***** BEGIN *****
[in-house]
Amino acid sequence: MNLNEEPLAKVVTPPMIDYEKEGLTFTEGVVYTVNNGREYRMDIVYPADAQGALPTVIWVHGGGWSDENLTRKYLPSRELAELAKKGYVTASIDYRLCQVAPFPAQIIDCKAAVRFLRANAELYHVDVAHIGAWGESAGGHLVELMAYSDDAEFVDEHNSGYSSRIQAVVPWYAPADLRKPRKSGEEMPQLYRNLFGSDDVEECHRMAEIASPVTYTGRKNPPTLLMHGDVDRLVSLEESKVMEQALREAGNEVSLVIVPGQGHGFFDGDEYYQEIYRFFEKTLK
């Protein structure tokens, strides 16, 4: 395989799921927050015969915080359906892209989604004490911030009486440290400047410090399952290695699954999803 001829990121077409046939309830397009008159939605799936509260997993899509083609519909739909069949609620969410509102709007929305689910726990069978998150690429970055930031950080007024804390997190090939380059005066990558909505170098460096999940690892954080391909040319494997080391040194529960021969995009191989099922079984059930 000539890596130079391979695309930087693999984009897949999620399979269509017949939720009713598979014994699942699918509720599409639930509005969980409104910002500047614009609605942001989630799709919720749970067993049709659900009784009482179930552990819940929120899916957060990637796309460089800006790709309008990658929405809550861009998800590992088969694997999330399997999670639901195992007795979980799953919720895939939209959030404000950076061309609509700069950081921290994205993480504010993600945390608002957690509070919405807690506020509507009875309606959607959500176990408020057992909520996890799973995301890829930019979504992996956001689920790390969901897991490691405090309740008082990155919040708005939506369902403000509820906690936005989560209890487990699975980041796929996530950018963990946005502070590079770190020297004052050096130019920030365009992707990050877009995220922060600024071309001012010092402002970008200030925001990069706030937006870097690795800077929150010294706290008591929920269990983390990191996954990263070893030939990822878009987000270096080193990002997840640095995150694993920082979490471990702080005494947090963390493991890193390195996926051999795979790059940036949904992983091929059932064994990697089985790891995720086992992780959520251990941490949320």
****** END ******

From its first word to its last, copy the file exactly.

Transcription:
[in-house]
Amino acid sequence: MNLNEEPLAKVVTPPMIDYEKEGLTFTEGVVYTVNNGREYRMDIVYPADAQGALPTVIWVHGGGWSDENLTRKYLPSRELAELAKKGYVTASIDYRLCQVAPFPAQIIDCKAAVRFLRANAELYHVDVAHIGAWGESAGGHLVELMAYSDDAEFVDEHNSGYSSRIQAVVPWYAPADLRKPRKSGEEMPQLYRNLFGSDDVEECHRMAEIASPVTYTGRKNPPTLLMHGDVDRLVSLEESKVMEQALREAGNEVSLVIVPGQGHGFFDGDEYYQEIYRFFEKTLK
């Protein structure tokens, strides 16, 4: 395989799921927050015969915080359906892209989604004490911030009486440290400047410090399952290695699954999803 001829990121077409046939309830397009008159939605799936509260997993899509083609519909739909069949609620969410509102709007929305689910726990069978998150690429970055930031950080007024804390997190090939380059005066990558909505170098460096999940690892954080391909040319494997080391040194529960021969995009191989099922079984059930 000539890596130079391979695309930087693999984009897949999620399979269509017949939720009713598979014994699942699918509720599409639930509005969980409104910002500047614009609605942001989630799709919720749970067993049709659900009784009482179930552990819940929120899916957060990637796309460089800006790709309008990658929405809550861009998800590992088969694997999330399997999670639901195992007795979980799953919720895939939209959030404000950076061309609509700069950081921290994205993480504010993600945390608002957690509070919405807690506020509507009875309606959607959500176990408020057992909520996890799973995301890829930019979504992996956001689920790390969901897991490691405090309740008082990155919040708005939506369902403000509820906690936005989560209890487990699975980041796929996530950018963990946005502070590079770190020297004052050096130019920030365009992707990050877009995220922060600024071309001012010092402002970008200030925001990069706030937006870097690795800077929150010294706290008591929920269990983390990191996954990263070893030939990822878009987000270096080193990002997840640095995150694993920082979490471990702080005494947090963390493991890193390195996926051999795979790059940036949904992983091929059932064994990697089985790891995720086992992780959520251990941490949320």